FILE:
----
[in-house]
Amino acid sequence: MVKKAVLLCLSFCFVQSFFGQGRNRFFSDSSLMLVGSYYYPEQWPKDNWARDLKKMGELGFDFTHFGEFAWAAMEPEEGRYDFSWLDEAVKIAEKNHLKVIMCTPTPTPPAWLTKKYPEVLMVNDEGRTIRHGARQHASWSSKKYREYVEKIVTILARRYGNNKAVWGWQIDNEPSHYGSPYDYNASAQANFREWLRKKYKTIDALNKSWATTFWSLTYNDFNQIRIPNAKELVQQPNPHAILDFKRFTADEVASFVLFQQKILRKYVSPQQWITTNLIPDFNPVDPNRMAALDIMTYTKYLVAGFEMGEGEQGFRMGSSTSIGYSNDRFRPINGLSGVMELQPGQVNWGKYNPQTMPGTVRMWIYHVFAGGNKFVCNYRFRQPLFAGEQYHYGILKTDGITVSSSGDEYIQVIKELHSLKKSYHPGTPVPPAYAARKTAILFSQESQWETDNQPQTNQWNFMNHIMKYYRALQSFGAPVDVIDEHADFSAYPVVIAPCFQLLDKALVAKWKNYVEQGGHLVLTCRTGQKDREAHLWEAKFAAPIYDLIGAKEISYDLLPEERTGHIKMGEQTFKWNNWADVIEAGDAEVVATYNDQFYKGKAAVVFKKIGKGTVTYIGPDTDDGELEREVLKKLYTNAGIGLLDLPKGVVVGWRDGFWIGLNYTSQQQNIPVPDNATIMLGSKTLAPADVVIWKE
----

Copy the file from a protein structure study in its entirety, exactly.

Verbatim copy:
[in-house]
Amino acid sequence: MVKKAVLLCLSFCFVQSFFGQGRNRFFSDSSLMLVGSYYYPEQWPKDNWARDLKKMGELGFDFTHFGEFAWAAMEPEEGRYDFSWLDEAVKIAEKNHLKVIMCTPTPTPPAWLTKKYPEVLMVNDEGRTIRHGARQHASWSSKKYREYVEKIVTILARRYGNNKAVWGWQIDNEPSHYGSPYDYNASAQANFREWLRKKYKTIDALNKSWATTFWSLTYNDFNQIRIPNAKELVQQPNPHAILDFKRFTADEVASFVLFQQKILRKYVSPQQWITTNLIPDFNPVDPNRMAALDIMTYTKYLVAGFEMGEGEQGFRMGSSTSIGYSNDRFRPINGLSGVMELQPGQVNWGKYNPQTMPGTVRMWIYHVFAGGNKFVCNYRFRQPLFAGEQYHYGILKTDGITVSSSGDEYIQVIKELHSLKKSYHPGTPVPPAYAARKTAILFSQESQWETDNQPQTNQWNFMNHIMKYYRALQSFGAPVDVIDEHADFSAYPVVIAPCFQLLDKALVAKWKNYVEQGGHLVLTCRTGQKDREAHLWEAKFAAPIYDLIGAKEISYDLLPEERTGHIKMGEQTFKWNNWADVIEAGDAEVVATYNDQFYKGKAAVVFKKIGKGTVTYIGPDTDDGELEREVLKKLYTNAGIGLLDLPKGVVVGWRDGFWIGLNYTSQQQNIPVPDNATIMLGSKTLAPADVVIWKE